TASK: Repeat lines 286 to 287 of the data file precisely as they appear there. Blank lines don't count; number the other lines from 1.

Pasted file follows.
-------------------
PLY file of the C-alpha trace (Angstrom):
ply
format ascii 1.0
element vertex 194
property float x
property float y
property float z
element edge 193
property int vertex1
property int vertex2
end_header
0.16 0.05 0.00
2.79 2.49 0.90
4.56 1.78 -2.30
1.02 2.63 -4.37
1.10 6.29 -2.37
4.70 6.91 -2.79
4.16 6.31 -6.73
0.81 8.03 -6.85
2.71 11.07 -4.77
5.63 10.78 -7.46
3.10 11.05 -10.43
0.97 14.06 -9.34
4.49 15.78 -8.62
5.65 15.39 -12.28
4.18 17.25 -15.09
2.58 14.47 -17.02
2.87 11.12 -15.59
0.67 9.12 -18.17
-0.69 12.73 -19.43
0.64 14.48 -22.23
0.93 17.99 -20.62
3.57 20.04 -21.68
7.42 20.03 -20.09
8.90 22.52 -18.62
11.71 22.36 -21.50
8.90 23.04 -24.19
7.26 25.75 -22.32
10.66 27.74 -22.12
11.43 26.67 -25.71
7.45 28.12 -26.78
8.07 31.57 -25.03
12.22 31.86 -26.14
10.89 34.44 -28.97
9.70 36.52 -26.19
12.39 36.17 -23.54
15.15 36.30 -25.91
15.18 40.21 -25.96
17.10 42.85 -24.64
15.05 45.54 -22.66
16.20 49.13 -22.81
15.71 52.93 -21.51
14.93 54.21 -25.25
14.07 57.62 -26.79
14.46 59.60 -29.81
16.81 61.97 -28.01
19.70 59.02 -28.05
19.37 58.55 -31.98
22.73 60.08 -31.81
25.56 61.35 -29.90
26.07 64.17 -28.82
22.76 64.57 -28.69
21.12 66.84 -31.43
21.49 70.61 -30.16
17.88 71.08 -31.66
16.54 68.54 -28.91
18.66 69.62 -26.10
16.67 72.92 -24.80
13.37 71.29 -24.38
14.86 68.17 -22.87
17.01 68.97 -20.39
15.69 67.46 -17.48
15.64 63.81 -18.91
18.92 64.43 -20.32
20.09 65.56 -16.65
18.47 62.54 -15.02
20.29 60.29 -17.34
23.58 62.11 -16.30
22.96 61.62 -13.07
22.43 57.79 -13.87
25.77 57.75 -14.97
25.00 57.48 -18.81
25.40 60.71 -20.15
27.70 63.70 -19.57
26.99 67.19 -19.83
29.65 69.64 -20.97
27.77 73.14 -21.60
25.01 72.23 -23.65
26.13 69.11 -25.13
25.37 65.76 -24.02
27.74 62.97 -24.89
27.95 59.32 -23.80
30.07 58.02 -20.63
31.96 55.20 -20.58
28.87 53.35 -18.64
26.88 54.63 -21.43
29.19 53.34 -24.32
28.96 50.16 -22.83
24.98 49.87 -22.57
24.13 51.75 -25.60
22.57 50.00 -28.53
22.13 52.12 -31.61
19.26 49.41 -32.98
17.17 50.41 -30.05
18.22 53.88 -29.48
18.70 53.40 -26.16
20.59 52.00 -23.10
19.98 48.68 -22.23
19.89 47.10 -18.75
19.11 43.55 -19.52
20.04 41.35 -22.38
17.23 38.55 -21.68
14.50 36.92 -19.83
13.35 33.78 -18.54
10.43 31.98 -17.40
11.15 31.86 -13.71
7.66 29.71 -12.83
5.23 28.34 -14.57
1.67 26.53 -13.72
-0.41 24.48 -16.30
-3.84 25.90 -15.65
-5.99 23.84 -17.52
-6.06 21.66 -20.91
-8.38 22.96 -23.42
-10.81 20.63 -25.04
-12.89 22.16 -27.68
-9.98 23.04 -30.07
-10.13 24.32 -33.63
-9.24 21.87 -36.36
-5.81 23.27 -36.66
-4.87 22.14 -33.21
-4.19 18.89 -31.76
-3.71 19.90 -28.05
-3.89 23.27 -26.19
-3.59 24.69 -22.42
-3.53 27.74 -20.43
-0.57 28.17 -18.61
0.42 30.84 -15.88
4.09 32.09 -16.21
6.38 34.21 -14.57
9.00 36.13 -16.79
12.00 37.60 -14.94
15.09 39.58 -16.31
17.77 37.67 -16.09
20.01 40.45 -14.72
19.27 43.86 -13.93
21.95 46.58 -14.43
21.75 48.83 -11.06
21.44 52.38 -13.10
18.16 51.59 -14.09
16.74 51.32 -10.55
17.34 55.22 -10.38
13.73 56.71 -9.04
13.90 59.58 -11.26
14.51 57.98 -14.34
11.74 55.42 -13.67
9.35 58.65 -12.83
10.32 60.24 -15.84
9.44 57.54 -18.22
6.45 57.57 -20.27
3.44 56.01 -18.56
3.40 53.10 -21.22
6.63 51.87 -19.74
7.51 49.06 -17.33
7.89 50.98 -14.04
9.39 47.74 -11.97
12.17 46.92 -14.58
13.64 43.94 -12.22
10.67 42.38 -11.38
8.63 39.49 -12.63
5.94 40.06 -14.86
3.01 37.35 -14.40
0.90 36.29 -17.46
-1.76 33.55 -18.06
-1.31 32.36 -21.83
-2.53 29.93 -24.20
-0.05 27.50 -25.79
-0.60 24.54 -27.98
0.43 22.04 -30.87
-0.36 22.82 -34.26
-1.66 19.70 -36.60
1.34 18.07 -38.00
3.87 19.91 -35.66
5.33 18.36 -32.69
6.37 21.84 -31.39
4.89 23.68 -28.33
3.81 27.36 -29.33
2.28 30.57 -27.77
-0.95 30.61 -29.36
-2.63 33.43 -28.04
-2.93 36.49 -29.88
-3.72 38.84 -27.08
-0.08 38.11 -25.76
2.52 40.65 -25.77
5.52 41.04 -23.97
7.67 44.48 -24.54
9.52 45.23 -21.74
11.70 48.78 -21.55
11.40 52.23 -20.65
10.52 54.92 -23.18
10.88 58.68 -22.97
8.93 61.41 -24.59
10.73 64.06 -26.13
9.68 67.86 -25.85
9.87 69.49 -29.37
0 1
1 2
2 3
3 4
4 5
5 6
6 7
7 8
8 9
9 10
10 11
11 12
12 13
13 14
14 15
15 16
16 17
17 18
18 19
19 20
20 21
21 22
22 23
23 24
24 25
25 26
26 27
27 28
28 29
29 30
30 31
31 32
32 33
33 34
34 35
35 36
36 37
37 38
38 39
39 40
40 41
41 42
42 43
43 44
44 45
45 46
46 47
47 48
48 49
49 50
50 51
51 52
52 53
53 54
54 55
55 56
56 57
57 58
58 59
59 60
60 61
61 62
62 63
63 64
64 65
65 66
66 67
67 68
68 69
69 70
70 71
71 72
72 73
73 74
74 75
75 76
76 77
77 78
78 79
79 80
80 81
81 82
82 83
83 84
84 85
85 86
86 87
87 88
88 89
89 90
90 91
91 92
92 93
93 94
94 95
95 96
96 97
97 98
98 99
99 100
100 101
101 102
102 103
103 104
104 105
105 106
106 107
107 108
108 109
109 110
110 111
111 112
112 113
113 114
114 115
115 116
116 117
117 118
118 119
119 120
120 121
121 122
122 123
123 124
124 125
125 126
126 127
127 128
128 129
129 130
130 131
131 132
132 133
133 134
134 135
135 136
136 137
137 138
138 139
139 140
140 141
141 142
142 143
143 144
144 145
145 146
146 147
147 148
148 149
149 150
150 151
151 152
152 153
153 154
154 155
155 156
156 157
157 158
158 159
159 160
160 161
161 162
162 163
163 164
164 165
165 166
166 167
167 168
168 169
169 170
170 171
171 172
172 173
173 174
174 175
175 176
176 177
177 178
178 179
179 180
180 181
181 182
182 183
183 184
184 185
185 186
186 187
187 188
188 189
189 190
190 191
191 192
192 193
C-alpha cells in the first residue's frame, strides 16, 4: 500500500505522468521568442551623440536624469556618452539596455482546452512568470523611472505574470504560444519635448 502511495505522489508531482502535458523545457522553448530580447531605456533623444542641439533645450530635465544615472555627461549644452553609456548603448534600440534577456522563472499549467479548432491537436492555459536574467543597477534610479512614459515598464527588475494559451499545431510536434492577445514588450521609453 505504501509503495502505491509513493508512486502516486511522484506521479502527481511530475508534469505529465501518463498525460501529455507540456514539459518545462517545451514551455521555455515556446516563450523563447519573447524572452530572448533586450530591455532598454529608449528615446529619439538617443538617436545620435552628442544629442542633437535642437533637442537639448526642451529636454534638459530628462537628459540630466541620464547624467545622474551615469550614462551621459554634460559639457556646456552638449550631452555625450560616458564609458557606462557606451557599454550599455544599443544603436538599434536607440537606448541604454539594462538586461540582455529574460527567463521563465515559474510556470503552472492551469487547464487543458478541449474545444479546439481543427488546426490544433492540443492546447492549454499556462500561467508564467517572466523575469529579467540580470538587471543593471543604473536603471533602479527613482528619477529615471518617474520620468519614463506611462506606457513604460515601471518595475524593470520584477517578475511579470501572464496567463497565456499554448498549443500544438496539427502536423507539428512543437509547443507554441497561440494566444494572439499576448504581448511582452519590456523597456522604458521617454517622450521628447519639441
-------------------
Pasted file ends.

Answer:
80 81
81 82